Monday, December 21, 2015

#7 Cape Horn and Antarctica

 Leaving Ushuaia, we sailed west out of the Beagle Channel and into the Strait of Magellan.  Magellan, a Portuguese explorer in the service of Spain, was the first European to sail through on his circumnavigation of the world in 1520.  It was originally called Strait of Todos Santos since he entered the strait on All Saints Day.  The name was changed to Patagonian Strait.  Seven years later it was re-named Strait of Magellan in his honor. 

In 1696 Sir Francis Drake further explored the area and we were in Drake Passage for a short distance as well.  In 1836, Charles Darwin was able to explore the area on the HMS Beagle. 

There are Humpback whales, Blue whales, Sperm whales and Southern Right Whales who live in the Southern Ocean.  We didn't see any, but one of the excursions went out and did have a Blue whale surface right next to their Zodiac. 

We sailed the Strait of Magellan passing by Cape Horn, a point lower than any other in Africa or Australia. We were right next to the sub-continent Antarctica.  There are 41 lighthouses along the Strait.  Cape Horn was named after the Dutch city of Hoorn and marks the northern boundary of the Drake Passage.  The waters around Cape Horn are particularly hazardous, owing to strong winds, large waves, strong currents; these dangers have made it notorious as a sailor's graveyard.  Over 1000 ships have been lost in the waters of the Strait.  The opening of the Panama Canal reduced the need for sailing so far out of the way to enter the Pacific (or Atlantic  if you were heading that way.)  The HMS Bounty only made 85 miles into the Strait in 31 days of sailing before turning around. 

There is a cold water, warm water convergence here so there is rarely a sighting of an iceberg.  not what you would think, right? 

Charles Darwin said, one sight of such a coast is enough to make a seaman dream of shipwrecks for a week!  I can see that.

 Although it is now in Chilean possession, it has been highly contested by Argentina as well.  In 1881, the Boundary Treaty of 1881 and again in the 1984 Treaty of Peace and Friendship it remains with Chile.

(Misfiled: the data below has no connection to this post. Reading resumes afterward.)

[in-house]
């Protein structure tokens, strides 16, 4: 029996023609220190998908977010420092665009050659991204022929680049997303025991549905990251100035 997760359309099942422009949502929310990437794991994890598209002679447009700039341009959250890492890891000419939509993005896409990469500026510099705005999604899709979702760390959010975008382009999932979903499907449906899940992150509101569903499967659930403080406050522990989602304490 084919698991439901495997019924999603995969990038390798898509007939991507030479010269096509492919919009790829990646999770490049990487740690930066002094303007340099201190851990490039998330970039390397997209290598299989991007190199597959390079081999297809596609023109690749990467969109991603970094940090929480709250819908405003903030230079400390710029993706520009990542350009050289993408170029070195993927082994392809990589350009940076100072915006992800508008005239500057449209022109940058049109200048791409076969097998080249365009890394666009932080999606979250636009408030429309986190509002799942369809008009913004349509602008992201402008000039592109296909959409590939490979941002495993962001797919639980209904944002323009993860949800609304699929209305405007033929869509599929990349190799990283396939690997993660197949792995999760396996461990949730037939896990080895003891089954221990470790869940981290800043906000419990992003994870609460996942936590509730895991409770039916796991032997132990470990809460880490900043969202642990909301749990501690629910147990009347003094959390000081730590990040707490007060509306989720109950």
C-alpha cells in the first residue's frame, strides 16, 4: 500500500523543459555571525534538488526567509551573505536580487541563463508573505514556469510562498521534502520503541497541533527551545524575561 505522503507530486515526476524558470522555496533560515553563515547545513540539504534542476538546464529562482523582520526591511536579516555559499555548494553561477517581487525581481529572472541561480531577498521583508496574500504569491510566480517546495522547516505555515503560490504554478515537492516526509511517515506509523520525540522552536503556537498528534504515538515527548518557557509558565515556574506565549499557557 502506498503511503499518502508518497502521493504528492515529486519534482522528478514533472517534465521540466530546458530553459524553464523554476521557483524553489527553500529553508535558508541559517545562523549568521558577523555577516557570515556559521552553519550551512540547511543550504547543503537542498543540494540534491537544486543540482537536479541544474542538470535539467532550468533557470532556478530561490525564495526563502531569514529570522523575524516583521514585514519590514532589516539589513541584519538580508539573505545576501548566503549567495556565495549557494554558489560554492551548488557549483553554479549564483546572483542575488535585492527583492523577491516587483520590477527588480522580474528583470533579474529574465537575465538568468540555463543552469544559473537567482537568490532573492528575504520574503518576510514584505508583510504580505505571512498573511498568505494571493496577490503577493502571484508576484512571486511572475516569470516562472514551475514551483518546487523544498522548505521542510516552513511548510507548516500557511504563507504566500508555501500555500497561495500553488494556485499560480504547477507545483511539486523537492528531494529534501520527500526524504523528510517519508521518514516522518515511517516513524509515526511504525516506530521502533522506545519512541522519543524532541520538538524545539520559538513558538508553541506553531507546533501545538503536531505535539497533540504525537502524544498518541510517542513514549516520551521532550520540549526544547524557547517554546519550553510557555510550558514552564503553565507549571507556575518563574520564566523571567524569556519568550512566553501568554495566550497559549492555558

Traditionally, a sailor who had rounded the Horn was entitled to wear a gold loop earring — in the left ear, the one which had faced the Horn in a typical eastbound passage — and to dine with one foot on the table; a sailor who had also rounded the Cape of Good  Hope in Africa could place both feet on the table.  I came home with my gold earring!

The Falkland Islands (we will see them next - Penguins!) were used as a stop prior to ships attempting The Horn.  The Chilean Navy maintains a few outbuildings and a memorial on the Cape itself.  The day we rounded the horn, there was a clear sky and minimal seas.........our captain said he had never seen it so  smooth in his 24 years of sailing here.  The outbuildings include a Chapel,  a lighthouse, a residence and a memorial consisting of a flying Albatross in honor of all the sailors who died in the passage. 

On the other side, Antarctica!

We could see the Vernadsky Research Base, a Ukrainian climate research facility hosting scientists
from many countries at their 15 room residence. 

We were sailing in the Southern Ocean at this point.  And cold, the wind across our ship was stiff and cold. 


  1. what an amazing journey you had...........

  2. I have seen Plant Earth about this area and the waves they show were treacherous! Thank goodness you had smooth sailing! What a fabulous trip you and Frank had!


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